“At no stage did the plan envisage the use of [live] ammunition. The plan had the backing of the skilled members to deal with any high risk situation,” said Lt-Col Duncan Scott.
Scott was presenting his 149-page statement to the commission, and detailed the police’s role in stopping the unrest last year.
He played an important role in drafting the police plan to disperse and disarm the striking mineworkers. The plan was referred to as the “Scott plan”.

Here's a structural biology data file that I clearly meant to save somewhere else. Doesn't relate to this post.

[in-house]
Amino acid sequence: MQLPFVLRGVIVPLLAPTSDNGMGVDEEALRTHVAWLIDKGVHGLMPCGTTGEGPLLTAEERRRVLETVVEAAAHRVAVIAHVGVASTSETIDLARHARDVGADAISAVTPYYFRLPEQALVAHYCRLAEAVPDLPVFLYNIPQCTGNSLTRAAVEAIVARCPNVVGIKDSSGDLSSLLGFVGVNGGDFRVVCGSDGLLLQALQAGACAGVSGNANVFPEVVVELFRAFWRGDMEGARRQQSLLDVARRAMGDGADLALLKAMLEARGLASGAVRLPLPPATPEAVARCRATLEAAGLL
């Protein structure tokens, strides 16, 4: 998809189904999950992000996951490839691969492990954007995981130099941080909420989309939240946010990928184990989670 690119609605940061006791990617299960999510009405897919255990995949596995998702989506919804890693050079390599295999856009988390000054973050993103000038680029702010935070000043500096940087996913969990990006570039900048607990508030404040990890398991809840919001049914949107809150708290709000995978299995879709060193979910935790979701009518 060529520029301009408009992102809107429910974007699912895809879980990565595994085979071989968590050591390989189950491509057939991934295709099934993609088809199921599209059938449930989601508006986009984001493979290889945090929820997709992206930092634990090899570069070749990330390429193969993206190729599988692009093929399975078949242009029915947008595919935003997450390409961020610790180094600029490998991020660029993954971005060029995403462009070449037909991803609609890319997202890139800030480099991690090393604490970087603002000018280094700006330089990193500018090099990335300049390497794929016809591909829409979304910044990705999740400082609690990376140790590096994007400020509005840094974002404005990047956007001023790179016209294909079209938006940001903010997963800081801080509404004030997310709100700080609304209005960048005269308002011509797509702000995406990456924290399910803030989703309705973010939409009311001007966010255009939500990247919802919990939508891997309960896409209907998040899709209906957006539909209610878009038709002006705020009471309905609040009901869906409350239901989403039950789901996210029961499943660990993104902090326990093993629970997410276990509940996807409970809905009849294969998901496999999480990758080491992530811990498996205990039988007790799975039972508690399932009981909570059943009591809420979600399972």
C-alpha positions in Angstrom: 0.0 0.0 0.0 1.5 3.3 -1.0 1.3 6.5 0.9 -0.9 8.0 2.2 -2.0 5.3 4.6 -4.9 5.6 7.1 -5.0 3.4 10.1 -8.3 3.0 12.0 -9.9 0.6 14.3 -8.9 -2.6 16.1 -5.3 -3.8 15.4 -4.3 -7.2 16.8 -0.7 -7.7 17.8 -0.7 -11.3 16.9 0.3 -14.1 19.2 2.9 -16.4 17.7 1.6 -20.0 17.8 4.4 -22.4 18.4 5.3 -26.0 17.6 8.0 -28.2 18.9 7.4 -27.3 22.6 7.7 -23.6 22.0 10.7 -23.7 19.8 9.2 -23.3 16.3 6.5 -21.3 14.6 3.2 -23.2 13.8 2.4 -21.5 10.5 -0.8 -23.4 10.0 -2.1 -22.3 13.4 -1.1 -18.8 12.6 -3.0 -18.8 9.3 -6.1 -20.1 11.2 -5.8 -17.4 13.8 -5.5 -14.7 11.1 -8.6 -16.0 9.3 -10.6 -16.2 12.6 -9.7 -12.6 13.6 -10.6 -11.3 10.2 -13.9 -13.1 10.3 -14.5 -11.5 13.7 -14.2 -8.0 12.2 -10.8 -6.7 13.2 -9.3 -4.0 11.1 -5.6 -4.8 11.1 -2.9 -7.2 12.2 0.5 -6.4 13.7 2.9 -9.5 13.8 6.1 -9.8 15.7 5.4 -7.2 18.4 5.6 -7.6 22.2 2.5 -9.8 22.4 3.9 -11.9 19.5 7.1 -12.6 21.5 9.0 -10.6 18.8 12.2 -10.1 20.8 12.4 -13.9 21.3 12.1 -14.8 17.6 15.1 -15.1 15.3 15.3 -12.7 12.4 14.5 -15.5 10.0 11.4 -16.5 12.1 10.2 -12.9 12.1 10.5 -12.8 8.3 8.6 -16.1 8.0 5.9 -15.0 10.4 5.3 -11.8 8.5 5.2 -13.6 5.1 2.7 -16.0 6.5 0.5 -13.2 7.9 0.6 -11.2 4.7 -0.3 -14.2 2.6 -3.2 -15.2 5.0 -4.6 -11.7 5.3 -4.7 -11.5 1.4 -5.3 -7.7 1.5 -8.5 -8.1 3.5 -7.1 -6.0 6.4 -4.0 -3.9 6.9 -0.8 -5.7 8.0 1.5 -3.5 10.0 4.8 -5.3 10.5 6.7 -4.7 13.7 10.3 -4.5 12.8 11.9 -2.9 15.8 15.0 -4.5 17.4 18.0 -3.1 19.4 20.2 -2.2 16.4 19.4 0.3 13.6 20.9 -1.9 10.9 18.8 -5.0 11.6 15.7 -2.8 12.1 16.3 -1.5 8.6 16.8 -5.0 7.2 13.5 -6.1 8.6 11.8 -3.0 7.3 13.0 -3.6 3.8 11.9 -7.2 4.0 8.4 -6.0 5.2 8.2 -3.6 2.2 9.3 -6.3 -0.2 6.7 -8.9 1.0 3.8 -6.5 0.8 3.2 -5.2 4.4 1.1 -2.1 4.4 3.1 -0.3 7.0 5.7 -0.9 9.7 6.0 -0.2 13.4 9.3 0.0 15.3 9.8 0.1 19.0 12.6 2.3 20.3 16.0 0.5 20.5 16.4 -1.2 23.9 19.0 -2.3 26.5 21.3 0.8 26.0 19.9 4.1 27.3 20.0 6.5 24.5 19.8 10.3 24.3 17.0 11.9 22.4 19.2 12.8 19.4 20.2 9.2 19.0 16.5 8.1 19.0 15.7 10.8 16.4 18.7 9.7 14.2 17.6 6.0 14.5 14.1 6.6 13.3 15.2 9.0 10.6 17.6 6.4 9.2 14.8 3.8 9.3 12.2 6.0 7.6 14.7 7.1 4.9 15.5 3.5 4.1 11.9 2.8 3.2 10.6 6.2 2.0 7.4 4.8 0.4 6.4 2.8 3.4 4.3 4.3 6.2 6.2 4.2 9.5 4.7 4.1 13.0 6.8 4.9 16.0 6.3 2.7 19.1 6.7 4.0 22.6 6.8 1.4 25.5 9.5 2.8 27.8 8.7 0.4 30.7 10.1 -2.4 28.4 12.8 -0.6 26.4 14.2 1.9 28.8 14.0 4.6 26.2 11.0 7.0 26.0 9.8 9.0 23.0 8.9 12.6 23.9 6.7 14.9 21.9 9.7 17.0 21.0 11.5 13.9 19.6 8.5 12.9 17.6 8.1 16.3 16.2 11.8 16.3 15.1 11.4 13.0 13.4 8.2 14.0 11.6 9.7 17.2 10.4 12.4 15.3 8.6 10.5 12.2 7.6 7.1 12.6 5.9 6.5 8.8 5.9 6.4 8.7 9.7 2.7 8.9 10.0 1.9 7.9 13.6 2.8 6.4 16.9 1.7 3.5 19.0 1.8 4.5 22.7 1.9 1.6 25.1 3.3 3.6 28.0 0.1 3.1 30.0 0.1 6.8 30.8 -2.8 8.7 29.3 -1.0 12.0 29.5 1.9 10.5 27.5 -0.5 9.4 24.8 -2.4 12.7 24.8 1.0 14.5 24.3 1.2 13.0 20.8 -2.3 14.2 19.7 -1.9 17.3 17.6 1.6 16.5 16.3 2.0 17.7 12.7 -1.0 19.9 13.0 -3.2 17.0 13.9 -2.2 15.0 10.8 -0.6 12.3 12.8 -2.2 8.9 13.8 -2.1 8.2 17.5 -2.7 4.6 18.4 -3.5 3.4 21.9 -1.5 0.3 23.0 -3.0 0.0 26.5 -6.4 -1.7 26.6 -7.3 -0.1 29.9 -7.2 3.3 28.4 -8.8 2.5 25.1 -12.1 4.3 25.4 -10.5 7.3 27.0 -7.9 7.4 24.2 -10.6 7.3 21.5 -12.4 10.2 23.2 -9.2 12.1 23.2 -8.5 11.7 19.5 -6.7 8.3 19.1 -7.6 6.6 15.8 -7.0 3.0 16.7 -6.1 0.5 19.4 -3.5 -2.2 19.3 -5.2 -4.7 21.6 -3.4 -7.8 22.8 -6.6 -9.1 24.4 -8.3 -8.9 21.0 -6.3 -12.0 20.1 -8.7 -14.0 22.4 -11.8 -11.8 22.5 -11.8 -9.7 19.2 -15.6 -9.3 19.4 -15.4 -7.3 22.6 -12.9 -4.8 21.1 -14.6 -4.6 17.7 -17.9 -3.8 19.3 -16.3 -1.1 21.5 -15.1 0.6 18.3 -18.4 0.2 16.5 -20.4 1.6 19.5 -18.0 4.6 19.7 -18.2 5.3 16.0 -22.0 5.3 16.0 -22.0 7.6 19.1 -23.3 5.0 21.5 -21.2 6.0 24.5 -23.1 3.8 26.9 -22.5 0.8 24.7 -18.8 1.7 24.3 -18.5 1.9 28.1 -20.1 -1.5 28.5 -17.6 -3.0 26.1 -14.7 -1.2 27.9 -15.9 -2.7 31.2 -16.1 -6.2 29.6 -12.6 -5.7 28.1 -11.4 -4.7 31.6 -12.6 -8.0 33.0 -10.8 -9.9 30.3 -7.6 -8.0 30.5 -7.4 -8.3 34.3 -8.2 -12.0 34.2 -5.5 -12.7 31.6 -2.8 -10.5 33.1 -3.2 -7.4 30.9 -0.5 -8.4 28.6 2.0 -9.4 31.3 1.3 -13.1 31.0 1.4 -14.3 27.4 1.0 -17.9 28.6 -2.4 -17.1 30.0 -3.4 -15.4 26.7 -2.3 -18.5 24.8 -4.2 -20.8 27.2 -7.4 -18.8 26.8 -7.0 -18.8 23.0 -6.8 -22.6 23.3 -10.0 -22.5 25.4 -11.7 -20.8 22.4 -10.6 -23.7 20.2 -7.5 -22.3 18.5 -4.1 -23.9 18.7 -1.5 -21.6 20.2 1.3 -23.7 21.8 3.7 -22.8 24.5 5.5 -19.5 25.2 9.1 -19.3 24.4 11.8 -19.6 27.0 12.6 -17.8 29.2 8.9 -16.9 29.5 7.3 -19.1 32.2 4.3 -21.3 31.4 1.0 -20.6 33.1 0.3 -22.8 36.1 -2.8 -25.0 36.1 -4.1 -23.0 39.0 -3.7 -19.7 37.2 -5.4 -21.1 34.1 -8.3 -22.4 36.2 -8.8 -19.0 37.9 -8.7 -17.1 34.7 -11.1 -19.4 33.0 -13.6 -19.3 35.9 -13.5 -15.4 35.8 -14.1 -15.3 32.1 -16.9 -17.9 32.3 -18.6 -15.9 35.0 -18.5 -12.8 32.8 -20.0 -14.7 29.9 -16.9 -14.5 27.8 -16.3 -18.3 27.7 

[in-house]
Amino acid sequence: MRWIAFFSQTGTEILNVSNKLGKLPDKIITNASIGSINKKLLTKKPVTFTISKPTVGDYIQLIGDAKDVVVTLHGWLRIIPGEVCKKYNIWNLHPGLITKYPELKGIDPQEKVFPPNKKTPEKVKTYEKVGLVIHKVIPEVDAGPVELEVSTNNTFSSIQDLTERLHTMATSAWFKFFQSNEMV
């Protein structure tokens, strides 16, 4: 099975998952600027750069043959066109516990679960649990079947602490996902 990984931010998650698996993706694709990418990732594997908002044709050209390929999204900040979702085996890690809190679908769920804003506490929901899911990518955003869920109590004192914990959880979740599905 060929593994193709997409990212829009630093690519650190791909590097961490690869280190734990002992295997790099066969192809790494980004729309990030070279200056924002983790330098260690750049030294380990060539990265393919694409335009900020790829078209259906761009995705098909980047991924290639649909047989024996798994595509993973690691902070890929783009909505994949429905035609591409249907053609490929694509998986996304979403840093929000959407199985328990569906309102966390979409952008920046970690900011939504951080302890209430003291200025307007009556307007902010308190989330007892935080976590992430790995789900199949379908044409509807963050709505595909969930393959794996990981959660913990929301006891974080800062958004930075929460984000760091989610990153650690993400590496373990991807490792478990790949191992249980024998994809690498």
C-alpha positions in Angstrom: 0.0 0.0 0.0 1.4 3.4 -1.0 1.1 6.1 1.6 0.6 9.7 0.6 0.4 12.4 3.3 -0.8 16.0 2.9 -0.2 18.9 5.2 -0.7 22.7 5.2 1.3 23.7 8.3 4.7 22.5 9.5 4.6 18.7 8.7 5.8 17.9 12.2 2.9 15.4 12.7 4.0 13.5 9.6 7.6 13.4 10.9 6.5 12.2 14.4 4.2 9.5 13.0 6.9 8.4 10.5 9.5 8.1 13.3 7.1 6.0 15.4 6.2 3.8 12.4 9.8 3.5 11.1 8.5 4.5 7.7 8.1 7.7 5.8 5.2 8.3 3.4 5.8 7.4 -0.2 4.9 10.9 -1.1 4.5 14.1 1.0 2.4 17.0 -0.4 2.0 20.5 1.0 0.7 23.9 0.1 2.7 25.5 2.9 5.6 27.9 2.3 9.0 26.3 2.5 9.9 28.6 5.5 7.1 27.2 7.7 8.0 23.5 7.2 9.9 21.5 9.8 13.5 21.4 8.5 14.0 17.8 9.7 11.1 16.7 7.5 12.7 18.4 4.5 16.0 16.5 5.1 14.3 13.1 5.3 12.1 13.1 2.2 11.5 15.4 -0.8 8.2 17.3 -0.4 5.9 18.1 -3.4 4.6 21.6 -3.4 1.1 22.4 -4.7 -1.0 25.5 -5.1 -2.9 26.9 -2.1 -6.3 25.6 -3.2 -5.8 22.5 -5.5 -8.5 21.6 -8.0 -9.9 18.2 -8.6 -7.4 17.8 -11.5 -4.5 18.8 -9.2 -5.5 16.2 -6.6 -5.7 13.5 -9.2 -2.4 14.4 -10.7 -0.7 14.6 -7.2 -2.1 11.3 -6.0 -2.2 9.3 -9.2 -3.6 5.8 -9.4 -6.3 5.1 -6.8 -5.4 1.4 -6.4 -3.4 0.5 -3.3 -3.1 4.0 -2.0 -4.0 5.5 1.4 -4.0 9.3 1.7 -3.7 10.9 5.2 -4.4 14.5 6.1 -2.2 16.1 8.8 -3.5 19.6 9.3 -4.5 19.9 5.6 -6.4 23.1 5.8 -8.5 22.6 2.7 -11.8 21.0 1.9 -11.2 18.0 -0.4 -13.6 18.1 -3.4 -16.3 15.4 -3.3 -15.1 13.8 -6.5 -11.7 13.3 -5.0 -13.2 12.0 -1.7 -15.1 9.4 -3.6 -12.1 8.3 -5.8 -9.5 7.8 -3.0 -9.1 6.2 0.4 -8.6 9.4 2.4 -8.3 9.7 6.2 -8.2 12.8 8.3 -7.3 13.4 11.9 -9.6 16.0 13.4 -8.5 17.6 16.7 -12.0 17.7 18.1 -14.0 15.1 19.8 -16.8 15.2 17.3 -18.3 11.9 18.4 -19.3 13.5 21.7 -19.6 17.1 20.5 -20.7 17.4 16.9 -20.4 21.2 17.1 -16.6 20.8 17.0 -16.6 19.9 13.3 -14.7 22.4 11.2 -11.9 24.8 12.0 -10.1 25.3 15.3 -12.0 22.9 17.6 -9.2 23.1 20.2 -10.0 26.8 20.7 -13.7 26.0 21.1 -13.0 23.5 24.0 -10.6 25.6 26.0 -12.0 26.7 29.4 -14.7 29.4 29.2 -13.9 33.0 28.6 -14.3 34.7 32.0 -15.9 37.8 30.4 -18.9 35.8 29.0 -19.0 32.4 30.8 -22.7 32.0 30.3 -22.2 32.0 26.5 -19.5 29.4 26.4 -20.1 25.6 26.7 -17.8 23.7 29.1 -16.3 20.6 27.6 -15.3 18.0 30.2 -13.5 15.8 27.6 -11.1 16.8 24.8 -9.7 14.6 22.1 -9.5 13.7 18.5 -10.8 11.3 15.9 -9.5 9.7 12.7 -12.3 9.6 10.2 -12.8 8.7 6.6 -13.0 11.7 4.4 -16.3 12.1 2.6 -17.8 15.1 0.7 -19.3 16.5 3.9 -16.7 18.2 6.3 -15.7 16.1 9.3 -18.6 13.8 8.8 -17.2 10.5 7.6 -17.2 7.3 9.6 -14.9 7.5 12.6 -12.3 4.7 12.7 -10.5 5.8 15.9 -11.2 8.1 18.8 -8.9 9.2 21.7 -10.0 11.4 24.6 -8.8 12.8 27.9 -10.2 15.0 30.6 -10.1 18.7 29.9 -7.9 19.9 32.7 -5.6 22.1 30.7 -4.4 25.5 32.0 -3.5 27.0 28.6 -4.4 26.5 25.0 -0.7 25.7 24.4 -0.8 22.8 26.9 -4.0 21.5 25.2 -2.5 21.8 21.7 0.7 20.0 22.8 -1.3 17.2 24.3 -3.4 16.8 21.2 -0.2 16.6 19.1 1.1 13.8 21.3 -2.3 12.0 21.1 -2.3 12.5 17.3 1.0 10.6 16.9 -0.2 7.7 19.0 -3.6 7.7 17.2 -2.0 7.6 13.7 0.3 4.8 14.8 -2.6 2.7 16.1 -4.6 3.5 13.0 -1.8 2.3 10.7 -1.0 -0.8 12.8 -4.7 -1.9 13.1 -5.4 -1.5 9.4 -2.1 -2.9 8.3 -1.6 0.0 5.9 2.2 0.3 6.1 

The events at Marikana did not go as he had initially planned, Scott said.
The commission, chaired by retired judge Ian Farlam, is investigating the killing of 44 people during strike-related unrest near Lonmin’s Marikana operations in North West.
Police shot dead 34 people — almost all of them striking mineworkers –while trying to disperse them on August 16, 2012.
Ten other people, including two policemen and two security guards, were killed in the preceding week.
The commission will hear argument on Friday in an application to postpone the hearings.
Dali Mpofu, for the arrested and wounded miners, has submitted an application for the postponement of the commission until the issue of funding for the miners’ legal team is resolved.